Cuba: La Güinera Waits for News of its Detainees


Nearly 100 people from the impoverished neighbourhood were detained in connection with the July 2021 protests.

Emilio Roman Matos keeps returning to the municipal court in Havana’s Diez de Octubre neighbourhood to keep himself up to date with the trials of dozens of people who took to the streets to protest against the Cuban government in July 2021. Three of them are his children.

Nearly 800 people have been prosecuted for taking part in the protests, the most important public demonstrations the country had seen in decades. Out of these, 96 come from Matos’s neighbourhood of La Güinera, one of Havana’s poorest.

Most of those arrested – like Matos’ children Emiyoslan, Mackyani and Yosney – are still behind bars following the July 11 and 12, 2021 protests.

Emiyoslan, the youngest, was not yet 18 when he was arrested.

All 96 of those from La Güinera have been charged with sedition, the most serious crime protestors can be accused of and which carries a prison term of up to 20 years or more. Historically, according to the Justicia 11-J NGO, this Havana neighborhood – home to approximately 25,000 people - has the highest concentration of sedition charges in the country.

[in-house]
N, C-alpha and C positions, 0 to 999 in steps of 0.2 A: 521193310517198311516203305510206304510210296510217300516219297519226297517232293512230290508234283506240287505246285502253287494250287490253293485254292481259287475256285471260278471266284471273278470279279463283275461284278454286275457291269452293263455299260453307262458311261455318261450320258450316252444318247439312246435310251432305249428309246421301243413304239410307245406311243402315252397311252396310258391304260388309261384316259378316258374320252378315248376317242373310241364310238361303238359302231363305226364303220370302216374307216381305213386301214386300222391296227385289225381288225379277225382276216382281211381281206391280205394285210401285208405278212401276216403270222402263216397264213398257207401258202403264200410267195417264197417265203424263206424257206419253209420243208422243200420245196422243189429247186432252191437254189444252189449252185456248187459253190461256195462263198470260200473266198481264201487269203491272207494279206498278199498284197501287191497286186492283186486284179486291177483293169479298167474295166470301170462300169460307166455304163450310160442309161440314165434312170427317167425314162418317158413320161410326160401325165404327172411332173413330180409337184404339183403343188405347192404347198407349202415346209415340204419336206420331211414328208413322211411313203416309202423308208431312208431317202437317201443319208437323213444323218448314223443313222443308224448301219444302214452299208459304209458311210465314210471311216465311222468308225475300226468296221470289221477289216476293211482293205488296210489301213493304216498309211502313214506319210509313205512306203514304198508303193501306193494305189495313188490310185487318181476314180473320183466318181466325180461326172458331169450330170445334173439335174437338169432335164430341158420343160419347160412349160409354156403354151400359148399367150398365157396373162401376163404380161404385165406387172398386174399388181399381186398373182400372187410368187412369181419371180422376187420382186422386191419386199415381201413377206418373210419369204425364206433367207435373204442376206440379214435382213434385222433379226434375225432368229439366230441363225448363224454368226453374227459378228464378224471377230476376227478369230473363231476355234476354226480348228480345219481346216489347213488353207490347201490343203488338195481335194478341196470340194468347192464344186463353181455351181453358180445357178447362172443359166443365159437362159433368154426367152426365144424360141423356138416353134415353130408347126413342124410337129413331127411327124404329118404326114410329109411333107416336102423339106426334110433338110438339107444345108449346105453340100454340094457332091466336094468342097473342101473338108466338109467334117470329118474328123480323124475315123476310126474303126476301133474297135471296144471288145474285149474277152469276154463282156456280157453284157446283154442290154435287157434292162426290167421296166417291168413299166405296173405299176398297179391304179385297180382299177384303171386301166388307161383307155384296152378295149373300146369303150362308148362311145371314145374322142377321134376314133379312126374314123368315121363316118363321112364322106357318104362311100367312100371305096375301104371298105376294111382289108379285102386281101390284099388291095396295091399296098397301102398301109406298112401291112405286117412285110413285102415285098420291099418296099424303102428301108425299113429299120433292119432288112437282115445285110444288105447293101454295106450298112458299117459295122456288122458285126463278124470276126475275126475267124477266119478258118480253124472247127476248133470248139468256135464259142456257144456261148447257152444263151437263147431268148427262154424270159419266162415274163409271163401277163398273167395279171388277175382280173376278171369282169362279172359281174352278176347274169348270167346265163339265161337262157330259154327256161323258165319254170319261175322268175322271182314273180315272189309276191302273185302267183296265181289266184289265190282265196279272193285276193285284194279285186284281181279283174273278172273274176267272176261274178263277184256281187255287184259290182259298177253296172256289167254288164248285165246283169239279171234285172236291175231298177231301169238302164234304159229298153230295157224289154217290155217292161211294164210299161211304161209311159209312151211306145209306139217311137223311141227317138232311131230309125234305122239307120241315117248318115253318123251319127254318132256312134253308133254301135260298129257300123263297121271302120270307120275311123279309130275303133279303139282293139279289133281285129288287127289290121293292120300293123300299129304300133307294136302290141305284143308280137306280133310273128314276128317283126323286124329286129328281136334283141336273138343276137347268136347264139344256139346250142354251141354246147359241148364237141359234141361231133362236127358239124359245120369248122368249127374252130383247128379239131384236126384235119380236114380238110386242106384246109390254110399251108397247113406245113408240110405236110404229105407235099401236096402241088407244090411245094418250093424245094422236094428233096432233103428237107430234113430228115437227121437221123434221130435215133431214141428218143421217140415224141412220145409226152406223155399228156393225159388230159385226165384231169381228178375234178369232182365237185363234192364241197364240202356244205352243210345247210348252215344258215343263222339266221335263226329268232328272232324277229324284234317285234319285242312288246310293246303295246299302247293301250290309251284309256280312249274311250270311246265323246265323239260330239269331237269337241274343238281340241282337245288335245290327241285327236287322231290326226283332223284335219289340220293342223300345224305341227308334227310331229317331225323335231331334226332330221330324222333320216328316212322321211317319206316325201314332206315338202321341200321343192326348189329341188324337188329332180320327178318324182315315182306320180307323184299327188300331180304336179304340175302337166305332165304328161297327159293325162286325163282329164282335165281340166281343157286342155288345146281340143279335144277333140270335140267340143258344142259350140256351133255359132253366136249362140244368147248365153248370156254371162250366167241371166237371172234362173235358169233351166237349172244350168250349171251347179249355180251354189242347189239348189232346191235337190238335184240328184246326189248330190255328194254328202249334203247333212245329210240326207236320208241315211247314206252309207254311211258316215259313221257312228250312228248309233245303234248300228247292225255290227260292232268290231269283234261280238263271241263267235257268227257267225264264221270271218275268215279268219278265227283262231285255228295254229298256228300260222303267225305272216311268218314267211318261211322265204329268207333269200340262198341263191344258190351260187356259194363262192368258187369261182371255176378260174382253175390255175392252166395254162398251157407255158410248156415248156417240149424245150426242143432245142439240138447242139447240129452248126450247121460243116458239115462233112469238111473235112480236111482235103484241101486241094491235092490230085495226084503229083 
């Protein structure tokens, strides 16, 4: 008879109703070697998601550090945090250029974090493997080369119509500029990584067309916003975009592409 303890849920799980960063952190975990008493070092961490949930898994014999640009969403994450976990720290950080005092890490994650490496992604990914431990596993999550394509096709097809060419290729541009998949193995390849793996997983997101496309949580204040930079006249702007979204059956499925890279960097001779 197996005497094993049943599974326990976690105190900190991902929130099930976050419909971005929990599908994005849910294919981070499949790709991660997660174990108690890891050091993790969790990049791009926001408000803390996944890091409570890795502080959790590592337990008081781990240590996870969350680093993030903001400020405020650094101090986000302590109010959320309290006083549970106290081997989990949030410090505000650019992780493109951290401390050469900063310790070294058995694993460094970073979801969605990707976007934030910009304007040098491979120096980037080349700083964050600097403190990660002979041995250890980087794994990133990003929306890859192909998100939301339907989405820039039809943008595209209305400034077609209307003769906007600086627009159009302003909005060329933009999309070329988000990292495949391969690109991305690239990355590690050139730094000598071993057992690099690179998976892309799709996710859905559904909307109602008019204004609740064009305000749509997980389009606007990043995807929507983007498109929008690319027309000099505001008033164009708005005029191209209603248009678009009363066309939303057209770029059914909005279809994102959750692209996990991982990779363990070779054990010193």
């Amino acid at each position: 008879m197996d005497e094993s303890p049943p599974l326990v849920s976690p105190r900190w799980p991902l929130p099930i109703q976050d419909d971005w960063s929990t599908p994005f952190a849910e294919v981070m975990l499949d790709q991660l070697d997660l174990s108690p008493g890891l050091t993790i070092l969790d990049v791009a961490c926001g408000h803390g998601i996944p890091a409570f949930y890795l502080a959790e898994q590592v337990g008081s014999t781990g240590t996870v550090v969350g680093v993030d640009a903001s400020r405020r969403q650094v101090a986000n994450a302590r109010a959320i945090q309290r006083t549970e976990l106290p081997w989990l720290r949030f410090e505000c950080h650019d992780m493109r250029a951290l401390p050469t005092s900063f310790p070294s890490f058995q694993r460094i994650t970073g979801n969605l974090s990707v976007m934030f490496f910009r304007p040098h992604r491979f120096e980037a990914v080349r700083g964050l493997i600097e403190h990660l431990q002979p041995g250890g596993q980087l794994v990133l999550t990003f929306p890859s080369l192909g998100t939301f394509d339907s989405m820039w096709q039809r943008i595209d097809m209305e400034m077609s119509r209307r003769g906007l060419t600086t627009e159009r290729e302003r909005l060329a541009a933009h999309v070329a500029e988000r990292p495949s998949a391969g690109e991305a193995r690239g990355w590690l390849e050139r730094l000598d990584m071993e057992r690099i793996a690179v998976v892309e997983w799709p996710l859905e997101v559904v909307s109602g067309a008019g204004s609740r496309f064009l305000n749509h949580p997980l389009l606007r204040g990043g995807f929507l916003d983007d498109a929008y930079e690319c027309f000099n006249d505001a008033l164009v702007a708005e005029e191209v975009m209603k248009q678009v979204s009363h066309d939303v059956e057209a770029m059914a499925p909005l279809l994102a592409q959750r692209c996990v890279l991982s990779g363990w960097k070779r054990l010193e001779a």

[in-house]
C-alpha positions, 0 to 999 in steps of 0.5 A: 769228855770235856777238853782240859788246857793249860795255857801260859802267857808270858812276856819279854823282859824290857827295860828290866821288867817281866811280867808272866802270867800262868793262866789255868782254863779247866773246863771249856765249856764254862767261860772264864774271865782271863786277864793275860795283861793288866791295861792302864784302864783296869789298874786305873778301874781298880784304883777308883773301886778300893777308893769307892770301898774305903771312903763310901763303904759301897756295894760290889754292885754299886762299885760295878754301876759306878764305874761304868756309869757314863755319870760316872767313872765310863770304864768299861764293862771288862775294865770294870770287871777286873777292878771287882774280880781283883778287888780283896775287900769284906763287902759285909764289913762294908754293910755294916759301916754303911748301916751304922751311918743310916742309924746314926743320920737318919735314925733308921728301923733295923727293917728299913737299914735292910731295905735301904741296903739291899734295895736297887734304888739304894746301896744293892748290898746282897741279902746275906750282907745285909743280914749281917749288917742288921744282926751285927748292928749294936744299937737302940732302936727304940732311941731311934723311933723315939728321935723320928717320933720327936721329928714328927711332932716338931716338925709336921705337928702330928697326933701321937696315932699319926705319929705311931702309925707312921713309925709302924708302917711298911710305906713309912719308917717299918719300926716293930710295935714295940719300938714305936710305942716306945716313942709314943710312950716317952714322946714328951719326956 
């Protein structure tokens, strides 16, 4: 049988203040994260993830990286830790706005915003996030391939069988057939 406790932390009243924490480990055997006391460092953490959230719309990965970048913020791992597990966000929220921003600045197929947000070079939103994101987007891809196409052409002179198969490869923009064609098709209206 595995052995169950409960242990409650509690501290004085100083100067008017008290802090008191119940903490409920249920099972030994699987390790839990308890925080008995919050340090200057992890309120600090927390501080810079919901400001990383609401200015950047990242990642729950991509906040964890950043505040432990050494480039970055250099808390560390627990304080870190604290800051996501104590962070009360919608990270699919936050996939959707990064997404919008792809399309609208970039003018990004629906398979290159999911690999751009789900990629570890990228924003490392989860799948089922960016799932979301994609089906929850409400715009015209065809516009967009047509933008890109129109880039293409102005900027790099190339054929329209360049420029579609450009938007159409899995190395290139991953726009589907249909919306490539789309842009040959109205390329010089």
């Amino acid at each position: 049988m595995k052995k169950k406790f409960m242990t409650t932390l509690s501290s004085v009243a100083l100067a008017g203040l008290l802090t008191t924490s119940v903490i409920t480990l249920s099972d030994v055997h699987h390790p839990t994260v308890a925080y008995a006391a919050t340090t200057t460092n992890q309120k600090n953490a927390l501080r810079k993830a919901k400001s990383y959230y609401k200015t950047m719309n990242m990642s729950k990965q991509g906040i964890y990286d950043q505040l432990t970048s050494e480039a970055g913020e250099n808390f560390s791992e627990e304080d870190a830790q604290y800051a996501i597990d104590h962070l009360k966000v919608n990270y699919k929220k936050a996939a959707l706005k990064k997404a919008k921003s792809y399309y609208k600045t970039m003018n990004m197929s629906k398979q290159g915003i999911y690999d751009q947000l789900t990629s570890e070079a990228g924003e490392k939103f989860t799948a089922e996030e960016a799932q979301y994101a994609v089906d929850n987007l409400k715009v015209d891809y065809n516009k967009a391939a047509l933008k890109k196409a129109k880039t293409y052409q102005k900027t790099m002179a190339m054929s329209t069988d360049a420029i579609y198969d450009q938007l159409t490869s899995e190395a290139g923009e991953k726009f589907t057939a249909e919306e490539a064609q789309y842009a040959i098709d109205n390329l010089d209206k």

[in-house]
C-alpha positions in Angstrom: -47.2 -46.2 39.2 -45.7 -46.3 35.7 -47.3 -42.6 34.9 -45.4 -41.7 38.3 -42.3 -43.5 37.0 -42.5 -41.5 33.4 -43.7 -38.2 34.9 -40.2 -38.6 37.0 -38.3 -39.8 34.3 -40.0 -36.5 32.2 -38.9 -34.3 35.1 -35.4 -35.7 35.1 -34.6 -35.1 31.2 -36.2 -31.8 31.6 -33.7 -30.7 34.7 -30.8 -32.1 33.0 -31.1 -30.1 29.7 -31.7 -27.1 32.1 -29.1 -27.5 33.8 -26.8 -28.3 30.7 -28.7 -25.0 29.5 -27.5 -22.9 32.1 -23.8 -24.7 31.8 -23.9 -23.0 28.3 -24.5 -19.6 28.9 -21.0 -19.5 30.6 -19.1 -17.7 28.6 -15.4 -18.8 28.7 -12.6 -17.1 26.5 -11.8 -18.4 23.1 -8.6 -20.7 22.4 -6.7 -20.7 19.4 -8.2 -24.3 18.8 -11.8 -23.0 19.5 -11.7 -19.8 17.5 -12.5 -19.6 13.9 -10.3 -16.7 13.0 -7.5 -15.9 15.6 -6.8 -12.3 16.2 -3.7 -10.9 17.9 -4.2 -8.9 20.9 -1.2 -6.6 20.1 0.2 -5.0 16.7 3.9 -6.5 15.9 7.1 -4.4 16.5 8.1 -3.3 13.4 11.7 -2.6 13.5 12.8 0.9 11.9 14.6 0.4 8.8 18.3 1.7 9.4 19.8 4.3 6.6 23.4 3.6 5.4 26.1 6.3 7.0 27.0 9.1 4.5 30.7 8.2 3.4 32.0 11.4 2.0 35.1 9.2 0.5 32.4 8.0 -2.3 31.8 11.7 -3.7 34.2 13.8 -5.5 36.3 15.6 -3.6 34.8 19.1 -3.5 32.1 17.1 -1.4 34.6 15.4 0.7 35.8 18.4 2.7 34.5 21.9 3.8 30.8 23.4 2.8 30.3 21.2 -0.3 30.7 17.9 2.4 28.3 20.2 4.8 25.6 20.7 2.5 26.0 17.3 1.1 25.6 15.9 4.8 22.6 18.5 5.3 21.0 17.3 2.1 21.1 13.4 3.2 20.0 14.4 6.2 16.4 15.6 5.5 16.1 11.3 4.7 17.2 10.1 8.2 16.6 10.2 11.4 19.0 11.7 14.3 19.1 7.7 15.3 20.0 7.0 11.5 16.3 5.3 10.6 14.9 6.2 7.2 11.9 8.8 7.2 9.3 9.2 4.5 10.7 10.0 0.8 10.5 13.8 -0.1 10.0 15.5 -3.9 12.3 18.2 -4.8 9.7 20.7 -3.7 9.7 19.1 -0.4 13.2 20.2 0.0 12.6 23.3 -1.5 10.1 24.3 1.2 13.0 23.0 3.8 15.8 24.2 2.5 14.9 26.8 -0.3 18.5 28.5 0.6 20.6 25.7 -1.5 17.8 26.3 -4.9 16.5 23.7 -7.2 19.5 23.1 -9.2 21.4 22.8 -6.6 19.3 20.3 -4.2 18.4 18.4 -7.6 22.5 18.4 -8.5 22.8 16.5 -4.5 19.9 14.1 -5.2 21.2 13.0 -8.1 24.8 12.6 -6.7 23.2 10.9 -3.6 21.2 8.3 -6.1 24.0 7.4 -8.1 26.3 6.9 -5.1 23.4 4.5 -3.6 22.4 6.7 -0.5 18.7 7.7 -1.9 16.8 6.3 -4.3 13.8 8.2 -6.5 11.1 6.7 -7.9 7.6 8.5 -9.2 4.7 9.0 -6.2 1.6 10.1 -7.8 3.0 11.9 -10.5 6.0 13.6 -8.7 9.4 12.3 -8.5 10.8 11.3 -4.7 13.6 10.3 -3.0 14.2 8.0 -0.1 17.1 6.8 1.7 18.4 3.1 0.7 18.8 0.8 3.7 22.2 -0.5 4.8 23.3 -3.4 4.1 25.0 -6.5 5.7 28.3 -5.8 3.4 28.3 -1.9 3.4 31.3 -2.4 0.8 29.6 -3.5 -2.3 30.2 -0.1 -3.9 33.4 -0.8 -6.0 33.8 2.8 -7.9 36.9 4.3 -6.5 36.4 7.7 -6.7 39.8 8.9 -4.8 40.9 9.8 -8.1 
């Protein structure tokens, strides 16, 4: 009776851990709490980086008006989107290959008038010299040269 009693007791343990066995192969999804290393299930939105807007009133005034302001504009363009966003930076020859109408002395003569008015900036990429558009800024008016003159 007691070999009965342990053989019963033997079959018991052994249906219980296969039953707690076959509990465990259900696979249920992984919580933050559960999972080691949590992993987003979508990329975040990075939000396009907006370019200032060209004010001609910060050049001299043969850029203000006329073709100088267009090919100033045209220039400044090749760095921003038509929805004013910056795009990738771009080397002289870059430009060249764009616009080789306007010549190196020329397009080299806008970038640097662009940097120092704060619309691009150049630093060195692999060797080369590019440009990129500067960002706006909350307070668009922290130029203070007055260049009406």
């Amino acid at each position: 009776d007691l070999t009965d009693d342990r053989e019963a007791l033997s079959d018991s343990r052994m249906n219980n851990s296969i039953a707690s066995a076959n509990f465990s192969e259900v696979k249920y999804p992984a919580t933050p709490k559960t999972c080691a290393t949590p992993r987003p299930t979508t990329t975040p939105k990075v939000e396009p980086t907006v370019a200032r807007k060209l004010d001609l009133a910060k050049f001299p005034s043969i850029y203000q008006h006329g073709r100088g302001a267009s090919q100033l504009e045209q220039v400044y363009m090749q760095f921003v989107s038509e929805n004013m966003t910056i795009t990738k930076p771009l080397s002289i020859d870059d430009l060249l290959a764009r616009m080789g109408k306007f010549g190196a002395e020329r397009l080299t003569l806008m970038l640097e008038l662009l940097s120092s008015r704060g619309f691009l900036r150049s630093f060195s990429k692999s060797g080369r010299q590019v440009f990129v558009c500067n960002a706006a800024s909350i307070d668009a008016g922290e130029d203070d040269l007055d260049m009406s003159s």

However, the trial records of these cases contain weak allegations, contradictions and baseless evidence.

According to the public prosecutor’s office, the sedition charges against the La Güinera residents were due to the “riot-like situation [that] led to injuries and put the lives of civilians, public officials and law enforcement officers at risk, by attacking them with sharp, blunt and incendiary objects, seriously disturbing public order with the deliberate purpose of subverting rule of law”.

However, those charged with sedition include many who were only recording or livestreaming the events on Facebook, without taking part in any confrontation with the police. Others have been charged with sedition for the simple reason that they were present in the crowd.